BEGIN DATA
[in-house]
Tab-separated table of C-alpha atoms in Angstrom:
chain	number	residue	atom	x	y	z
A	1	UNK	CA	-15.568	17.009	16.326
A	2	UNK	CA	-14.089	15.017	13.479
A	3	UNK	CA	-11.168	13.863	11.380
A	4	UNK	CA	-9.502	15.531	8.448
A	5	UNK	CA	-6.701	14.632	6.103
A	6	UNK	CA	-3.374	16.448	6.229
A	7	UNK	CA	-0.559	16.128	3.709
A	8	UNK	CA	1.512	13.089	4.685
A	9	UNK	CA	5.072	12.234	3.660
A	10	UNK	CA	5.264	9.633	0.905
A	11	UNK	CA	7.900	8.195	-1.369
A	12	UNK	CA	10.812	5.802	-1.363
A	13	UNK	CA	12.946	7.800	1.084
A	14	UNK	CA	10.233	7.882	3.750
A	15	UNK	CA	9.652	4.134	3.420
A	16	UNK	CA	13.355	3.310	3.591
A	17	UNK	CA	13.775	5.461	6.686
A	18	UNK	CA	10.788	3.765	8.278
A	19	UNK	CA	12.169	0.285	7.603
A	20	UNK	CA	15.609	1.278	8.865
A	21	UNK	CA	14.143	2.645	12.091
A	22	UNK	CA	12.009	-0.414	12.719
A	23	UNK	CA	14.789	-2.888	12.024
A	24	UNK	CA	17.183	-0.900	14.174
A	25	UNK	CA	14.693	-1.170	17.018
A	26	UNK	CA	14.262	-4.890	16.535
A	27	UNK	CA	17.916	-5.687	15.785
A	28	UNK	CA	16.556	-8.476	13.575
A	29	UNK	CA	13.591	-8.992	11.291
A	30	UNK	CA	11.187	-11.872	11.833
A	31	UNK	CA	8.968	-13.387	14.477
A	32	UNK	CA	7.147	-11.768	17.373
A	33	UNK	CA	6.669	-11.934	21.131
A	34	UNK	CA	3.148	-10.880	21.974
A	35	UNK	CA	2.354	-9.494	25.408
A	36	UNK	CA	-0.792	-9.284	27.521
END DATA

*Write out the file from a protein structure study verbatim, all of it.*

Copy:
[in-house]
Tab-separated table of C-alpha atoms in Angstrom:
chain	number	residue	atom	x	y	z
A	1	UNK	CA	-15.568	17.009	16.326
A	2	UNK	CA	-14.089	15.017	13.479
A	3	UNK	CA	-11.168	13.863	11.380
A	4	UNK	CA	-9.502	15.531	8.448
A	5	UNK	CA	-6.701	14.632	6.103
A	6	UNK	CA	-3.374	16.448	6.229
A	7	UNK	CA	-0.559	16.128	3.709
A	8	UNK	CA	1.512	13.089	4.685
A	9	UNK	CA	5.072	12.234	3.660
A	10	UNK	CA	5.264	9.633	0.905
A	11	UNK	CA	7.900	8.195	-1.369
A	12	UNK	CA	10.812	5.802	-1.363
A	13	UNK	CA	12.946	7.800	1.084
A	14	UNK	CA	10.233	7.882	3.750
A	15	UNK	CA	9.652	4.134	3.420
A	16	UNK	CA	13.355	3.310	3.591
A	17	UNK	CA	13.775	5.461	6.686
A	18	UNK	CA	10.788	3.765	8.278
A	19	UNK	CA	12.169	0.285	7.603
A	20	UNK	CA	15.609	1.278	8.865
A	21	UNK	CA	14.143	2.645	12.091
A	22	UNK	CA	12.009	-0.414	12.719
A	23	UNK	CA	14.789	-2.888	12.024
A	24	UNK	CA	17.183	-0.900	14.174
A	25	UNK	CA	14.693	-1.170	17.018
A	26	UNK	CA	14.262	-4.890	16.535
A	27	UNK	CA	17.916	-5.687	15.785
A	28	UNK	CA	16.556	-8.476	13.575
A	29	UNK	CA	13.591	-8.992	11.291
A	30	UNK	CA	11.187	-11.872	11.833
A	31	UNK	CA	8.968	-13.387	14.477
A	32	UNK	CA	7.147	-11.768	17.373
A	33	UNK	CA	6.669	-11.934	21.131
A	34	UNK	CA	3.148	-10.880	21.974
A	35	UNK	CA	2.354	-9.494	25.408
A	36	UNK	CA	-0.792	-9.284	27.521